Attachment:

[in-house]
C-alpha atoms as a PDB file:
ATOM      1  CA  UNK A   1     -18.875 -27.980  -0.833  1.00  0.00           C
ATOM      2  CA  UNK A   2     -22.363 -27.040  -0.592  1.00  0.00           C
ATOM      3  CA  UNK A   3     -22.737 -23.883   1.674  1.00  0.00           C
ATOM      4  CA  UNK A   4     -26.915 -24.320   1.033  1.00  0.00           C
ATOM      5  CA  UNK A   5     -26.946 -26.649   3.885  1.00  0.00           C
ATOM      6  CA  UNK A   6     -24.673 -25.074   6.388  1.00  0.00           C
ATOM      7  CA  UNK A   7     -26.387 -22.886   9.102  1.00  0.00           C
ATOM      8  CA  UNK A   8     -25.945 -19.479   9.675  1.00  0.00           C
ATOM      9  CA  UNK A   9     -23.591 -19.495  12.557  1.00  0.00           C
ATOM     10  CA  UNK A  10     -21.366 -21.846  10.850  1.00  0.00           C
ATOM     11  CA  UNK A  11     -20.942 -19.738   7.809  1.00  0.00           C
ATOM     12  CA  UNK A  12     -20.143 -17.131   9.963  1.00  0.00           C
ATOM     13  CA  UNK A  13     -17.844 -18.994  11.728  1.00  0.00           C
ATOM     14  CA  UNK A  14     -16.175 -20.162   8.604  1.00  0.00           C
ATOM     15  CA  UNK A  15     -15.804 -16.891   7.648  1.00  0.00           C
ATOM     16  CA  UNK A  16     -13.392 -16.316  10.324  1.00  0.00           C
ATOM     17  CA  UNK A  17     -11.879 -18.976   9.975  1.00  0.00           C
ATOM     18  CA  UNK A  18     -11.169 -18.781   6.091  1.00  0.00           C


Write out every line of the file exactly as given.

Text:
[in-house]
C-alpha atoms as a PDB file:
ATOM      1  CA  UNK A   1     -18.875 -27.980  -0.833  1.00  0.00           C
ATOM      2  CA  UNK A   2     -22.363 -27.040  -0.592  1.00  0.00           C
ATOM      3  CA  UNK A   3     -22.737 -23.883   1.674  1.00  0.00           C
ATOM      4  CA  UNK A   4     -26.915 -24.320   1.033  1.00  0.00           C
ATOM      5  CA  UNK A   5     -26.946 -26.649   3.885  1.00  0.00           C
ATOM      6  CA  UNK A   6     -24.673 -25.074   6.388  1.00  0.00           C
ATOM      7  CA  UNK A   7     -26.387 -22.886   9.102  1.00  0.00           C
ATOM      8  CA  UNK A   8     -25.945 -19.479   9.675  1.00  0.00           C
ATOM      9  CA  UNK A   9     -23.591 -19.495  12.557  1.00  0.00           C
ATOM     10  CA  UNK A  10     -21.366 -21.846  10.850  1.00  0.00           C
ATOM     11  CA  UNK A  11     -20.942 -19.738   7.809  1.00  0.00           C
ATOM     12  CA  UNK A  12     -20.143 -17.131   9.963  1.00  0.00           C
ATOM     13  CA  UNK A  13     -17.844 -18.994  11.728  1.00  0.00           C
ATOM     14  CA  UNK A  14     -16.175 -20.162   8.604  1.00  0.00           C
ATOM     15  CA  UNK A  15     -15.804 -16.891   7.648  1.00  0.00           C
ATOM     16  CA  UNK A  16     -13.392 -16.316  10.324  1.00  0.00           C
ATOM     17  CA  UNK A  17     -11.879 -18.976   9.975  1.00  0.00           C
ATOM     18  CA  UNK A  18     -11.169 -18.781   6.091  1.00  0.00           C